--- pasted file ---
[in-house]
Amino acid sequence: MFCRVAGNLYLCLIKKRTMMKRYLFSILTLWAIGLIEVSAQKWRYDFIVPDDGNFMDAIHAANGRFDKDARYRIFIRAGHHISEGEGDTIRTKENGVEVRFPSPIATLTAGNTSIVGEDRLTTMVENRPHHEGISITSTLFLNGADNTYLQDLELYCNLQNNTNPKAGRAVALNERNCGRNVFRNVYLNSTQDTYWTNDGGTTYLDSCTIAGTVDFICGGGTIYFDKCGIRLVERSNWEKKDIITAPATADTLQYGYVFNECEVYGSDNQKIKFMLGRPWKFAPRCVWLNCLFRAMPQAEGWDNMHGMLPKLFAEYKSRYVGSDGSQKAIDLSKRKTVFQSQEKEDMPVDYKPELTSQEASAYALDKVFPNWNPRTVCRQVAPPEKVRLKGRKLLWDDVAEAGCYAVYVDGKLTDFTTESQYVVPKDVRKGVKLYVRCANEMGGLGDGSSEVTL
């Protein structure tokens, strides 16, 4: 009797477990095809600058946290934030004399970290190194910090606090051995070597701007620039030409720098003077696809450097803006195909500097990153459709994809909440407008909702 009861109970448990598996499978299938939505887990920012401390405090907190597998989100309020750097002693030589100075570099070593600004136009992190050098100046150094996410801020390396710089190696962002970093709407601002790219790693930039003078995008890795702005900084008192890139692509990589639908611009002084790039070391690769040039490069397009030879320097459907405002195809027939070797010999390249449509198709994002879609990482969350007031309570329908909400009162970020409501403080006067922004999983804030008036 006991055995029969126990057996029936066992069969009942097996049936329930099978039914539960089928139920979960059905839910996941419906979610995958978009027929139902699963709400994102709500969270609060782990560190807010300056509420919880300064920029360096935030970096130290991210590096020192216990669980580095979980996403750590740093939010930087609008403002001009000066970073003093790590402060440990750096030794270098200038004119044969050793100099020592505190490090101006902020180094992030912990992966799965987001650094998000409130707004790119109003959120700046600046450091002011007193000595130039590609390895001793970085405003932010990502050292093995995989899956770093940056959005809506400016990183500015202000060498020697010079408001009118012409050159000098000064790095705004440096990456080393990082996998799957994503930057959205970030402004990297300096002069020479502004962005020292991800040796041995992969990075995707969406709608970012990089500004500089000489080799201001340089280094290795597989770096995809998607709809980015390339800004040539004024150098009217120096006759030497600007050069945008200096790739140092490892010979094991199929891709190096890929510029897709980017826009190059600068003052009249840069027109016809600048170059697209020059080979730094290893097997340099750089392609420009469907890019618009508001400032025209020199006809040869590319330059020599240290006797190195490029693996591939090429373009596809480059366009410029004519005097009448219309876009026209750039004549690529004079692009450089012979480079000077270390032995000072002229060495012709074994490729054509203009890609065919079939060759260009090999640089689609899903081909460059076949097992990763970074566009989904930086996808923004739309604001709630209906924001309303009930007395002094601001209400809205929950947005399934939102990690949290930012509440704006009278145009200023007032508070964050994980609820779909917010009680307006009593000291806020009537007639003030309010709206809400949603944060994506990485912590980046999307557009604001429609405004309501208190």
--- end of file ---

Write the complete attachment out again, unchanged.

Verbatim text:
[in-house]
Amino acid sequence: MFCRVAGNLYLCLIKKRTMMKRYLFSILTLWAIGLIEVSAQKWRYDFIVPDDGNFMDAIHAANGRFDKDARYRIFIRAGHHISEGEGDTIRTKENGVEVRFPSPIATLTAGNTSIVGEDRLTTMVENRPHHEGISITSTLFLNGADNTYLQDLELYCNLQNNTNPKAGRAVALNERNCGRNVFRNVYLNSTQDTYWTNDGGTTYLDSCTIAGTVDFICGGGTIYFDKCGIRLVERSNWEKKDIITAPATADTLQYGYVFNECEVYGSDNQKIKFMLGRPWKFAPRCVWLNCLFRAMPQAEGWDNMHGMLPKLFAEYKSRYVGSDGSQKAIDLSKRKTVFQSQEKEDMPVDYKPELTSQEASAYALDKVFPNWNPRTVCRQVAPPEKVRLKGRKLLWDDVAEAGCYAVYVDGKLTDFTTESQYVVPKDVRKGVKLYVRCANEMGGLGDGSSEVTL
């Protein structure tokens, strides 16, 4: 009797477990095809600058946290934030004399970290190194910090606090051995070597701007620039030409720098003077696809450097803006195909500097990153459709994809909440407008909702 009861109970448990598996499978299938939505887990920012401390405090907190597998989100309020750097002693030589100075570099070593600004136009992190050098100046150094996410801020390396710089190696962002970093709407601002790219790693930039003078995008890795702005900084008192890139692509990589639908611009002084790039070391690769040039490069397009030879320097459907405002195809027939070797010999390249449509198709994002879609990482969350007031309570329908909400009162970020409501403080006067922004999983804030008036 006991055995029969126990057996029936066992069969009942097996049936329930099978039914539960089928139920979960059905839910996941419906979610995958978009027929139902699963709400994102709500969270609060782990560190807010300056509420919880300064920029360096935030970096130290991210590096020192216990669980580095979980996403750590740093939010930087609008403002001009000066970073003093790590402060440990750096030794270098200038004119044969050793100099020592505190490090101006902020180094992030912990992966799965987001650094998000409130707004790119109003959120700046600046450091002011007193000595130039590609390895001793970085405003932010990502050292093995995989899956770093940056959005809506400016990183500015202000060498020697010079408001009118012409050159000098000064790095705004440096990456080393990082996998799957994503930057959205970030402004990297300096002069020479502004962005020292991800040796041995992969990075995707969406709608970012990089500004500089000489080799201001340089280094290795597989770096995809998607709809980015390339800004040539004024150098009217120096006759030497600007050069945008200096790739140092490892010979094991199929891709190096890929510029897709980017826009190059600068003052009249840069027109016809600048170059697209020059080979730094290893097997340099750089392609420009469907890019618009508001400032025209020199006809040869590319330059020599240290006797190195490029693996591939090429373009596809480059366009410029004519005097009448219309876009026209750039004549690529004079692009450089012979480079000077270390032995000072002229060495012709074994490729054509203009890609065919079939060759260009090999640089689609899903081909460059076949097992990763970074566009989904930086996808923004739309604001709630209906924001309303009930007395002094601001209400809205929950947005399934939102990690949290930012509440704006009278145009200023007032508070964050994980609820779909917010009680307006009593000291806020009537007639003030309010709206809400949603944060994506990485912590980046999307557009604001429609405004309501208190």